Reform Judaism Builds World Class Sports Camp
Education & CampCommunity

Reform Judaism Builds World Class Sports Camp

The 6 Points Sports Camp in Asheville attracts campers from a cross section of Jewish life.

The mountains outside Asheville, N.C., provide the setting for 6 Points Sports Academy.
The mountains outside Asheville, N.C., provide the setting for 6 Points Sports Academy.

Just 200 miles northeast of Atlanta in the Great Smoky Mountains of North Carolina, the Reform movement has created its 6 Points Sports Camp for young Jewish athletes from around the world. In its 13-year history, the camp has been a popular attraction for students from 36 states and from countries as diverse as Poland, Spain, England, and Israel.

For each two-week session, campers pay nearly $4,000 to get personal coaching in a dozen major team sports. But even at those lofty prices, these summer sessions are said to be almost totally sold out. The camp’s new director, Jaclyn Gordon, began work March 1. She’s worked there as a coach and a staffer since it began in 2010. Gordon touts it as place where young persons from a variety of backgrounds, both athletically and Jewishly, can come together for an enriching experience.

An immersive Jewish cultural and religious experience is a feature of the 6 Points Sports program.

“We have campers who love sports [but] maybe are not very good. We also have athletes who are really trying to make their high school teams or get to college to play, And then, we also have the same spectrum as far as the connection to Judaism. But one of the goals at camp, especially with my work, is to try to create moments where somebody connects with something that’s really important to them. Where an individual can relate to something in sports or Judaism and take a part of that home. Something that elevates camp and the whole camp experience.”

Each camper has a choice of sports, such as baseball, basketball, tennis, golf, gymnastics, or lacrosse on which they will concentrate. There are four hours of coaching in that sport each day, with experts like Gordon. Last summer, she coached Israel’s women’s lacrosse team during the world championships, which is held every four years. Of the 29 nations competing for the world cup, Israel came in sixth. It’s the kind of coaching that is typical of what is available during each of the three summer sessions.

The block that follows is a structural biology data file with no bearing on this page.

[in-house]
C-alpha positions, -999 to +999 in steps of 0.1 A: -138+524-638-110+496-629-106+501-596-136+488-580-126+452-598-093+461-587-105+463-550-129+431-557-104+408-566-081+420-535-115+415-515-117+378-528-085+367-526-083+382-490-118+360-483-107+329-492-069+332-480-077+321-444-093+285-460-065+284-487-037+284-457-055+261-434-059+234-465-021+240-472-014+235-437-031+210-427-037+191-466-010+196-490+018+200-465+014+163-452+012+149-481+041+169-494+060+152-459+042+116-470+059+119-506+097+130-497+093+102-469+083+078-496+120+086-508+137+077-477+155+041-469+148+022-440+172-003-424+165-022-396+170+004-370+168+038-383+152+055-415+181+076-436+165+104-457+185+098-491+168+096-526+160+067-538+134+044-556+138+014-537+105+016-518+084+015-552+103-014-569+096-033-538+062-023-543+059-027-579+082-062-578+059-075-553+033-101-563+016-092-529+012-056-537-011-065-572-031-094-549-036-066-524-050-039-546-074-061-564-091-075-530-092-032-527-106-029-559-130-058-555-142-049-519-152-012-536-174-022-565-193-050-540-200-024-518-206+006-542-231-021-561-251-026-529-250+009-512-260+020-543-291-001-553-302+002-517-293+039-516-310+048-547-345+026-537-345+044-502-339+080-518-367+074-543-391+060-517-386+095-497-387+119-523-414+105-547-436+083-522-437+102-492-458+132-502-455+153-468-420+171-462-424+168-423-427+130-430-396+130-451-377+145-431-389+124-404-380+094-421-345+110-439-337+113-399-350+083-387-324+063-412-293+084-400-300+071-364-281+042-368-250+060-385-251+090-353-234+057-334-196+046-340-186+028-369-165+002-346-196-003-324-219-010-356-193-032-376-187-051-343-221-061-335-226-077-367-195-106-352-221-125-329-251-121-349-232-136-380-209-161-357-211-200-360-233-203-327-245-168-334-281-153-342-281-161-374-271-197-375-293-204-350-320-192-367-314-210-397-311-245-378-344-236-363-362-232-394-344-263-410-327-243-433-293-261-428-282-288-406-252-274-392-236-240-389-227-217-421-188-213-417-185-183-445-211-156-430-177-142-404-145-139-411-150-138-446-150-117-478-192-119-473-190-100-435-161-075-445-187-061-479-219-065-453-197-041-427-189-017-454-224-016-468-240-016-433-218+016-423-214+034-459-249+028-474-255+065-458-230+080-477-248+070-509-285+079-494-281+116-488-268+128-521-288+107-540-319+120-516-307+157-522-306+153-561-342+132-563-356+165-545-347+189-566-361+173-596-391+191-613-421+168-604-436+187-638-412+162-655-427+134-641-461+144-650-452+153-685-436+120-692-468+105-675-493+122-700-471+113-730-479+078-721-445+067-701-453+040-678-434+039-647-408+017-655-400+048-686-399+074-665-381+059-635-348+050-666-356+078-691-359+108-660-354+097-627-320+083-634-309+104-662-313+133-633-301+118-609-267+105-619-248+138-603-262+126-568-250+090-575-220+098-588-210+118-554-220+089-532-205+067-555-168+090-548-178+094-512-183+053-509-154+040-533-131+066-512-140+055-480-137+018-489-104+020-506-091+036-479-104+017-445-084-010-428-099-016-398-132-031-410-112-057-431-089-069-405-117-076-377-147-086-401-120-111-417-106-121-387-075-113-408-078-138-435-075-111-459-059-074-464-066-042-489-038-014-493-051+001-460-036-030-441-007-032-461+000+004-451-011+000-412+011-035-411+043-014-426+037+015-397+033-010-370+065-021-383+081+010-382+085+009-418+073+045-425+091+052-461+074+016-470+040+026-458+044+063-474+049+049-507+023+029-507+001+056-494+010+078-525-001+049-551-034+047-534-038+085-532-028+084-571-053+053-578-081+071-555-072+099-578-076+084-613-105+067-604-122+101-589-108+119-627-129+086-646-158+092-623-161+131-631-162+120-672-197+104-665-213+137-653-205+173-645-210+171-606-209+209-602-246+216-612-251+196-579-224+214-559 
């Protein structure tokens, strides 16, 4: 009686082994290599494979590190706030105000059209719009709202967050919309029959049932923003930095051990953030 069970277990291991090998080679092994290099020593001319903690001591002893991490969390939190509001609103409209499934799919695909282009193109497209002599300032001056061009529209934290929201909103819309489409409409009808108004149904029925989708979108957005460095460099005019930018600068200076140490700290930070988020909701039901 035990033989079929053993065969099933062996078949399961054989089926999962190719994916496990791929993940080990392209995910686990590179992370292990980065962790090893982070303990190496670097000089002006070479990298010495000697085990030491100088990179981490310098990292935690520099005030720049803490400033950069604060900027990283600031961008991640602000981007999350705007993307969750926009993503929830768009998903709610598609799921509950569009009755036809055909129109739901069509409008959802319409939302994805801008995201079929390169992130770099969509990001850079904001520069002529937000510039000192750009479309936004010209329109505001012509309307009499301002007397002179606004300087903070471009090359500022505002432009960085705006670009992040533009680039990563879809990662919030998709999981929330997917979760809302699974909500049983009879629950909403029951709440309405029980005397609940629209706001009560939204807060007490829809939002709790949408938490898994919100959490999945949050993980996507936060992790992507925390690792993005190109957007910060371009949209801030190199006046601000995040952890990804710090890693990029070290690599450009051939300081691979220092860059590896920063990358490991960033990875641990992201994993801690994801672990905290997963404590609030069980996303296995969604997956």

Individualized instruction is offered in 12 major sports.

“Our campers get the best of both worlds. They get to experience an immersive Jewish summer camp and they also get some really unique and sports-specific training by head coaches that have professional experience. Most of them are college level coaches and elite level. Then, in the middle of the day, our athletes participate in electives. We have a climbing wall, wiffle ball, kickball and nine square in the air, which has elements of volleyball to it. We want them to develop their athleticism and build community in lots of ways.”

Gordon, who was the director of the Jewish Life Program at the camp for the past several years, has worked to bring Jewish values onto the playing field. The six values that she works in to each coaching session are pride, growth, intention, teamwork, leadership and sportsmanship. It’s a practice she’s developed in her 20-year career both on the field and off.

The URJ Sports Academy attracts over 800 campers each summer.

“I think that’s the community that we build, being a part of a team, learning understanding and finding your role, Our goal on the field is to help each athlete, each individual, get better at whatever he or she needs to get better at. We’re building that perseverance; we’re building that mental toughness that kids need nowadays for every aspect of their life.”

The Union for Reform Judaism, which runs the 6 Point Sports Academy in Asheville, has made summer camping a major part of its national program. It runs a national network of 14 overnight summer camps, including Camp Coleman in Cleveland, Ga., which serves six states in the southeastern United States.

Numerous studies have shown that young people who attend a Jewish summer camp are more likely to identify with Judaism as adults, build Jewish families of their own, feel a deeper commitment to Israel, and actively engage in the local Jewish community.

Rabbi Daniel Greyber, who has served as the USA team rabbi for World Maccabiah Games and been a Jewish camp director, believes that camp offers a way for young people to develop their identity as Jews by immersing themselves in daily Jewish practice.

“In an age when few families are living full Jewish lives at home, too many of our educational initiatives ignore the critical nature of creating communities – ongoing and temporary – in which kids can encounter Jewish life in action.”

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